Husband had a bad health blip recently and as he was being admitted to the hospital, I asked myself for a favor.
“Lynn, buddy old pal, can we not abandon creativity because of this hospital stay? Pretty please?”
You see, I’d really been on a roll, creatively, at home, and I didn’t want to lose momentum.
Don’t get me wrong, I was a good support to my husband. I fetched things he needed and listened in on medical conversations, so we’d have two memories to draw from instead of one. I texted everyone with updates—a crucial job when your spouse is stuck in a hospital bed.
But I wanted to be intentional about keeping my creative antennae raised.
So how did it go? (Husband’s home now, thankfully, blessedly.)
Well, it was interesting. During this experiment I was able to commit a few acts of creativity, including:
I watched the nurses carefully, looking for aspects of characterization that I might use for my fiction writing.
One scene stands out.
A pump wasn’t working—hadn’t worked for hours—and the CNA (certified nursing assistant, if that’s a new term to you) and RN (registered nurse) assigned to our room were just not getting it fixed.
The RN whispered to the CNA who made a call and soon a different CNA popped into Room 3224. She was short with strong arms, and had a badgerlike intensity about her.
Everyone stepped back while the newcomer worked. She muscled the pump into compliance, confidently and firmly, in a matter of minutes. Here, I decided, is a mechanic of medical appliances, on call from her regular duties to help her colleagues.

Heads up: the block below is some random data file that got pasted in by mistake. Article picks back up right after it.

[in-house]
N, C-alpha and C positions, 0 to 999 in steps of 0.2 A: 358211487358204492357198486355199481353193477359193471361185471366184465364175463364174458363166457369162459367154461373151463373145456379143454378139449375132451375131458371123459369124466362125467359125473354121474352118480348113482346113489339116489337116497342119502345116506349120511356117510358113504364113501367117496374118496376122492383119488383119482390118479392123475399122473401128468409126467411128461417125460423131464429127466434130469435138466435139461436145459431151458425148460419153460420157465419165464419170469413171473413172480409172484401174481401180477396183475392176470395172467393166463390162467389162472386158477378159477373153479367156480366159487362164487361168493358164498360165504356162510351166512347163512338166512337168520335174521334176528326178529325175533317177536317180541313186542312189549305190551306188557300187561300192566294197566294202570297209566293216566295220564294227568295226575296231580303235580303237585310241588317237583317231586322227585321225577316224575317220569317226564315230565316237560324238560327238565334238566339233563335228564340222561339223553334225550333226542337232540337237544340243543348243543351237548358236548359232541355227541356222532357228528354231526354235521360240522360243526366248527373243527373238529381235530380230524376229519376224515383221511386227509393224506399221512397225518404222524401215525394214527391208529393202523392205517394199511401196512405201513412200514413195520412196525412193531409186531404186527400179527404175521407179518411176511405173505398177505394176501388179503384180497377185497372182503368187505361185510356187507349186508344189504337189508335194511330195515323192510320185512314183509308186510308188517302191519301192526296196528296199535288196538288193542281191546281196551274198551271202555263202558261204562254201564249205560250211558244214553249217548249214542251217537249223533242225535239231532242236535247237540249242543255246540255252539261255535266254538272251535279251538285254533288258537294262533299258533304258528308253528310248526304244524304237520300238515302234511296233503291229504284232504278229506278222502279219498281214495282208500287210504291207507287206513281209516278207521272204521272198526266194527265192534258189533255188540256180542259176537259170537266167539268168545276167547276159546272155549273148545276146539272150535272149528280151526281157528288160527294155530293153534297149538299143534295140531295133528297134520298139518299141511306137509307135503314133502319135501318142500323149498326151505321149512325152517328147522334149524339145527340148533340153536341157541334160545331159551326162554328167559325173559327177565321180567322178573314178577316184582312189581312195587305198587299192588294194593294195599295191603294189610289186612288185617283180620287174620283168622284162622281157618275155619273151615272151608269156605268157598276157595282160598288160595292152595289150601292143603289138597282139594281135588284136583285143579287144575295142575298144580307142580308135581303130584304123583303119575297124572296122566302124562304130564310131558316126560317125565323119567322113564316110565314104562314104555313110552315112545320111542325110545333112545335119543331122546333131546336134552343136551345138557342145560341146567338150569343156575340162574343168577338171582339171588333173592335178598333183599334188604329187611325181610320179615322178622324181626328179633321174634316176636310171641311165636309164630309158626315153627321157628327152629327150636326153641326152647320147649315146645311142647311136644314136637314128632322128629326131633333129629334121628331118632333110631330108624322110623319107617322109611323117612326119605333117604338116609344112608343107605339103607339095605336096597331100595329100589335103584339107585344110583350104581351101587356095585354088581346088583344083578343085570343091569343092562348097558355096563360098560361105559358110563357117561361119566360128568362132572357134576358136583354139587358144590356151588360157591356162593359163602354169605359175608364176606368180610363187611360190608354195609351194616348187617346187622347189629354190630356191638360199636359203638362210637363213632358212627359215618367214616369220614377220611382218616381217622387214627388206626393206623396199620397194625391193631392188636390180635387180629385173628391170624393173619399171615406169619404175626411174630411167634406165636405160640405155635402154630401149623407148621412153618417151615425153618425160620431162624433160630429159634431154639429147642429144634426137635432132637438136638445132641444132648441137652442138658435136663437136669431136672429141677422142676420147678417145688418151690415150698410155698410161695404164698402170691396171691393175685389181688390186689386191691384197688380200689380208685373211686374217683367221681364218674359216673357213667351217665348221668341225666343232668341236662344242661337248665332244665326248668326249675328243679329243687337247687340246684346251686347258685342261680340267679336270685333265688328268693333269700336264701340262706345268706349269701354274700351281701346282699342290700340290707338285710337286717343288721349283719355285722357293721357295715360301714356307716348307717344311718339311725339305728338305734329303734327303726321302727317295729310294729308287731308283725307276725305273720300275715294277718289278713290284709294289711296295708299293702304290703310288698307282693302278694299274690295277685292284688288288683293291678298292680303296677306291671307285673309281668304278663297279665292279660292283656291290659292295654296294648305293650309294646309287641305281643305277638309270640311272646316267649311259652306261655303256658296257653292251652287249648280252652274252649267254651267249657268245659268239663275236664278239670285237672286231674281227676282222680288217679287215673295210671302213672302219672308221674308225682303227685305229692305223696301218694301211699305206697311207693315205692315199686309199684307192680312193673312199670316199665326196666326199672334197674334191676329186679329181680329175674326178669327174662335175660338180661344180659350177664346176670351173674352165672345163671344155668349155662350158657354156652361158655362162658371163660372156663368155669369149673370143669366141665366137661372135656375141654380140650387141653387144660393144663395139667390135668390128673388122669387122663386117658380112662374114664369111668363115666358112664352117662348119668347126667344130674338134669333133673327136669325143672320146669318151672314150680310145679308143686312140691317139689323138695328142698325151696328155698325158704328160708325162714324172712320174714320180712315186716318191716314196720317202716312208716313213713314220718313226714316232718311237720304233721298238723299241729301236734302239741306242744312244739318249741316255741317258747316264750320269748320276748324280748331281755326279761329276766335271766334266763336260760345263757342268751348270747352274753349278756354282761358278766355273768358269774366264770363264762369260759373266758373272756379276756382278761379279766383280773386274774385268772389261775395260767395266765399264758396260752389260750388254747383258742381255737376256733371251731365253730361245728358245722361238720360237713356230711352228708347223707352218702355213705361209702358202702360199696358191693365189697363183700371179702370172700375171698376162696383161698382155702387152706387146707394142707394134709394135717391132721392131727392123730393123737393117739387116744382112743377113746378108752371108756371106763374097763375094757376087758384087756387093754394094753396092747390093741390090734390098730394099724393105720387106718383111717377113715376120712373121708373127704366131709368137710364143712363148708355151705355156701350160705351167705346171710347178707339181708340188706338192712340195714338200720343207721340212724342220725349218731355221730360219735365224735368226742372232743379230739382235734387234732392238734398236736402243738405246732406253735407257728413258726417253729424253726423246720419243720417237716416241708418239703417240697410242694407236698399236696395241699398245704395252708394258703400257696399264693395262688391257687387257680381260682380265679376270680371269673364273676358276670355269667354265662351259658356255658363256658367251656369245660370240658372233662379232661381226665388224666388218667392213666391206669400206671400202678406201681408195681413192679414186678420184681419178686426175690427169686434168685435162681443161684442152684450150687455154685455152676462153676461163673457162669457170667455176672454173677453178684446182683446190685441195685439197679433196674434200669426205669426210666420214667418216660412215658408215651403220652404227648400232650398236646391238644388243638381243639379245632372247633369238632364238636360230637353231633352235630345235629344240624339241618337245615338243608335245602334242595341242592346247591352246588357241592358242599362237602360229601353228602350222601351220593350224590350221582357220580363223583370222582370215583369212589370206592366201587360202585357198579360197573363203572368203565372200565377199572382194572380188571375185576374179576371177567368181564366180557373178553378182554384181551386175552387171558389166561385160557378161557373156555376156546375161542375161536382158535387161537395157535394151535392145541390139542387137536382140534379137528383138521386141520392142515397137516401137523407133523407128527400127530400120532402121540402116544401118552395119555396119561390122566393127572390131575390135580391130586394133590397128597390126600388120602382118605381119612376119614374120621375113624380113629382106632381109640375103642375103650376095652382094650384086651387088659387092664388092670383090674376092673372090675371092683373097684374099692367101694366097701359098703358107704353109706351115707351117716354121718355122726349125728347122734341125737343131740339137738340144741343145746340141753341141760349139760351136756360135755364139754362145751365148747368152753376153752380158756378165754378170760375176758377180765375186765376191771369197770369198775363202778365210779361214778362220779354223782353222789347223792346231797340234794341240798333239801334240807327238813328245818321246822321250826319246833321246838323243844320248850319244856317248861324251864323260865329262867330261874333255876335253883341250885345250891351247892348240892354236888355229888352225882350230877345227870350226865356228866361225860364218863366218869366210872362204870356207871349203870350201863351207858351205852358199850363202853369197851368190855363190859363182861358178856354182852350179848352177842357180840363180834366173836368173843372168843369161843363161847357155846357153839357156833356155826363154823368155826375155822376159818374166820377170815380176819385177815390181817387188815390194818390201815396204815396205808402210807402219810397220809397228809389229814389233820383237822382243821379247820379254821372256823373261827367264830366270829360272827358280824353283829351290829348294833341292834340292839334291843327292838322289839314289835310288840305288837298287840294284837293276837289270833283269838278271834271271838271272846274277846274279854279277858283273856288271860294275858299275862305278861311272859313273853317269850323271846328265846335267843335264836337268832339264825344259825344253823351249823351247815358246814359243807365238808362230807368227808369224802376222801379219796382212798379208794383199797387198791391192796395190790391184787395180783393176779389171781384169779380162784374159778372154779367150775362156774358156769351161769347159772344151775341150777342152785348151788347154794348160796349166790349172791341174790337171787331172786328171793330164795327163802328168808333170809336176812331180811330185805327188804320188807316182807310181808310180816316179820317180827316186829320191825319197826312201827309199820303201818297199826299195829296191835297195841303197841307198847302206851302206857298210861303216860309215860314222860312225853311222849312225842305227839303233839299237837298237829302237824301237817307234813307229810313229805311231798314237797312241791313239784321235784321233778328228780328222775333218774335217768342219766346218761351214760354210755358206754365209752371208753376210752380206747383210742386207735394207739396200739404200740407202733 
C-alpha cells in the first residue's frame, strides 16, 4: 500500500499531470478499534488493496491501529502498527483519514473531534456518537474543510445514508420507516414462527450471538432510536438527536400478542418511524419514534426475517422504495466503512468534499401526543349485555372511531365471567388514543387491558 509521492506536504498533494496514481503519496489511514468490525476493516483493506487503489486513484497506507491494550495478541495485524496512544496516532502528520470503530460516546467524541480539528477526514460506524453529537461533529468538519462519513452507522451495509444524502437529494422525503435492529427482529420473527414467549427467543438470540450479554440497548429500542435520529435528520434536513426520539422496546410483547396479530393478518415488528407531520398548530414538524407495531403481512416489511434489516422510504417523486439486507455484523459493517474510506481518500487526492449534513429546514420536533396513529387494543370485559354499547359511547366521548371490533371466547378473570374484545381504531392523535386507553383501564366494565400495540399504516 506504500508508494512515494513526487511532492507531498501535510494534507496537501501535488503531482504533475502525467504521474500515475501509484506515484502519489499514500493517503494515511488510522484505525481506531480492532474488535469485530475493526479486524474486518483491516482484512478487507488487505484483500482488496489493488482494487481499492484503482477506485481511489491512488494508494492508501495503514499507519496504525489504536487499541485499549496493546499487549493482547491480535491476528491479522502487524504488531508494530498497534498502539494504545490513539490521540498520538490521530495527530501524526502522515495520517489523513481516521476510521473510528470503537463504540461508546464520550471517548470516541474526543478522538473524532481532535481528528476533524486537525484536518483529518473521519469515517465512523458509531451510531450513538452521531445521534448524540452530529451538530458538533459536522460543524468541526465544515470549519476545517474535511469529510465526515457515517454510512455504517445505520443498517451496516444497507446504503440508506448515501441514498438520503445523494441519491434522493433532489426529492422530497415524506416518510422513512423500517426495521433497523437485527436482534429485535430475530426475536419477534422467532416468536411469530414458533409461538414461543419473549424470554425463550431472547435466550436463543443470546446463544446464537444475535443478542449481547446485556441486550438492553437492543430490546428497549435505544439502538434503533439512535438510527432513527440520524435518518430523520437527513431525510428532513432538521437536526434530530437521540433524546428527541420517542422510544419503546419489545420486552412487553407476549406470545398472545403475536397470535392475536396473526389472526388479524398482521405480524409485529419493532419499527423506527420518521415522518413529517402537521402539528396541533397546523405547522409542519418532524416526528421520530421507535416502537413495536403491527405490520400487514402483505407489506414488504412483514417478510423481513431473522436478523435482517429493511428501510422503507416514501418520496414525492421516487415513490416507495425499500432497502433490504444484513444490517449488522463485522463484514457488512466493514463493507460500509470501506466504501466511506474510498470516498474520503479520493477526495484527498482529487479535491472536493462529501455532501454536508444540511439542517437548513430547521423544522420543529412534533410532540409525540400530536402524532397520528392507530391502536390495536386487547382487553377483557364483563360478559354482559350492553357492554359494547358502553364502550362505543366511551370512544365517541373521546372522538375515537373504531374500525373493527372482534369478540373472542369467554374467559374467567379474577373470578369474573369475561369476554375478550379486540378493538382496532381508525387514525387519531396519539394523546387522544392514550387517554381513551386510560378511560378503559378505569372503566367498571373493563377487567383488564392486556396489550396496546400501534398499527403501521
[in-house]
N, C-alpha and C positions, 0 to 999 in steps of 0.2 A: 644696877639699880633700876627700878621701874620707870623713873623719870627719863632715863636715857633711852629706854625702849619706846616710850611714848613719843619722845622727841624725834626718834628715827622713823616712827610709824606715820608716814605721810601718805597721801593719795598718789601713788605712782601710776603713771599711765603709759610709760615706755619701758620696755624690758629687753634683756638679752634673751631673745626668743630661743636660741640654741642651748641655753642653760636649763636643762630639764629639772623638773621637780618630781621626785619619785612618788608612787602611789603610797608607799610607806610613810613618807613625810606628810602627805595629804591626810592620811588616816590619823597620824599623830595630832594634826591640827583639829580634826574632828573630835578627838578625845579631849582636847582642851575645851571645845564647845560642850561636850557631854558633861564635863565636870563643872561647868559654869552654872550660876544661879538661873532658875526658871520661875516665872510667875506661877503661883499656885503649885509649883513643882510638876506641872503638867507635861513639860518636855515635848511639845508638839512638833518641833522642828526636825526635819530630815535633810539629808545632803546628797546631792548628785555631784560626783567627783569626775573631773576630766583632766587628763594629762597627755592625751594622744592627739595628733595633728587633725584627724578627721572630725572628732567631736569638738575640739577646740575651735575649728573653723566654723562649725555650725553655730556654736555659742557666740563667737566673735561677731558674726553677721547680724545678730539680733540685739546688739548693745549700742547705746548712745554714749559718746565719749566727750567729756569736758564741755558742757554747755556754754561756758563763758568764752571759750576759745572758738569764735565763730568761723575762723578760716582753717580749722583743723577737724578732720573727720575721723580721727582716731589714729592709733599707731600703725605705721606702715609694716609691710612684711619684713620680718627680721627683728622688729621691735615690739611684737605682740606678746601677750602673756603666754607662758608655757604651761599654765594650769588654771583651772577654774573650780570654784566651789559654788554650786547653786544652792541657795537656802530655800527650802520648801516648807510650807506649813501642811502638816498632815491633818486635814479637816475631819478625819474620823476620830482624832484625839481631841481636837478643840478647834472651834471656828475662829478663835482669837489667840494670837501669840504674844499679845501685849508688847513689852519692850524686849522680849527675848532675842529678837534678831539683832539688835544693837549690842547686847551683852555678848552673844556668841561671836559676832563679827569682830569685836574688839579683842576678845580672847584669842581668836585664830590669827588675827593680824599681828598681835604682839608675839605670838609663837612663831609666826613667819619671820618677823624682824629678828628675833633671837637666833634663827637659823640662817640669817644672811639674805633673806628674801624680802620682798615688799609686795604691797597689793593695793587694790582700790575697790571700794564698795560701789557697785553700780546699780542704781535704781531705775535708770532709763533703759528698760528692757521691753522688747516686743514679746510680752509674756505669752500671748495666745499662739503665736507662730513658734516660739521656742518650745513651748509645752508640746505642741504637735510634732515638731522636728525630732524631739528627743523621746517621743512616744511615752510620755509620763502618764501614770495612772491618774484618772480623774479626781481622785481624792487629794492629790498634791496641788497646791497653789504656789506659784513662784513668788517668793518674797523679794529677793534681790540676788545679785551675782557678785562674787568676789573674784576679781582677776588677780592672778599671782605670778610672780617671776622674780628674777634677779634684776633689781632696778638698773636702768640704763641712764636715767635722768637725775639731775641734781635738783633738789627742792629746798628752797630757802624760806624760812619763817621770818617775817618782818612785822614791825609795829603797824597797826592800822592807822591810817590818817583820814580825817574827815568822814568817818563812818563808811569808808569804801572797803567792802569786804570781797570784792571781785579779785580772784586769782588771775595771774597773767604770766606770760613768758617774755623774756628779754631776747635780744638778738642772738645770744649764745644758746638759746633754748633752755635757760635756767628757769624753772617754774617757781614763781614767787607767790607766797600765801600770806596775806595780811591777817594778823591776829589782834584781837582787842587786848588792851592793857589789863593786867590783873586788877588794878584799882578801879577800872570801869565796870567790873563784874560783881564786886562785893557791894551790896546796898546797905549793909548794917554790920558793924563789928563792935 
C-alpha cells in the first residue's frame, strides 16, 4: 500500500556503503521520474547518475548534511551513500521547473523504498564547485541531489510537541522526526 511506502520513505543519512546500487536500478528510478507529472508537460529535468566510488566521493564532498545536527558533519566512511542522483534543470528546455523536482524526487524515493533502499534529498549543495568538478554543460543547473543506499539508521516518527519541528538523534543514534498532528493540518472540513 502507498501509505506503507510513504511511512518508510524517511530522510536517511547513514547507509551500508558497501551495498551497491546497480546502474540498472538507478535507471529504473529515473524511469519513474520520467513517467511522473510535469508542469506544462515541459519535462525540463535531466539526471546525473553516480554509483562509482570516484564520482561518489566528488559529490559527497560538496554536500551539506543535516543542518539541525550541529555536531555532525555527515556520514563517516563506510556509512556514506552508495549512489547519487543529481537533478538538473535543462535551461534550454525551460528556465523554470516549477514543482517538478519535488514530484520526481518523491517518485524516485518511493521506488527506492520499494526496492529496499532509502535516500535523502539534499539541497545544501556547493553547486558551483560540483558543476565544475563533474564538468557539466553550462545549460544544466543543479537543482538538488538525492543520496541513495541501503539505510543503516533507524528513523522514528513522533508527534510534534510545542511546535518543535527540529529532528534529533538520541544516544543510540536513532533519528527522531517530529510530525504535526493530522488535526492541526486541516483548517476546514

Thank God for mechanics.
In the past (yeah, too much time in the past year and a half spent in hospital rooms, with three different family members) I have been really annoyed and disturbed by all the beeping. Alarms everywhere! Announcing everything from empty IV bags to low oxygen levels to things even the nurses can’t quite identify.
This time I tried on a few occasions to listen differently. It didn’t work every time, but when I focused on the beeps and played with the idea of them as sounds and rhythms and not as annoyances, it was kind of fun.
A beep coming from the room next door syncopated with one in our room for a while—felt kind of reggae-ish. Throw in the whoosh from an oxygen tank and soon my foot was tapping along.
I was grateful for all the usual reasons: thankful for insurance, access to medical staff (artists in their own right), for friends and family.
But I also found myself being grateful for the simple ability to text.
People used to have to rely on phone calls—remembering who to call and then keeping track of who had been updated.
During this hospital stay I had about 7 text threads going. (I hate to lump everyone together and end up annoying people with all the notifications.) With this texting system I could always check and see who had been updated, and when—very handy when stress has tangled your brain.
Best of all, the love coming through the replies to my texts was palpable. I felt connected and supported by this invisible clan, and I think they could sense how much they matter to us as I filled them in on my husband's progress.
So, yeah, an intentional lean toward creativity worked for me, and helped pass the time until the doctor said the magic words, “We can go ahead and release you this afternoon.”
Creativity. Here in the hospital, even here. Maybe especially here.
Because creativity is healing. Creativity is life.
The discipline of creation, be it to paint, compose, write is an effort toward wholeness. —Madeleine L'Engle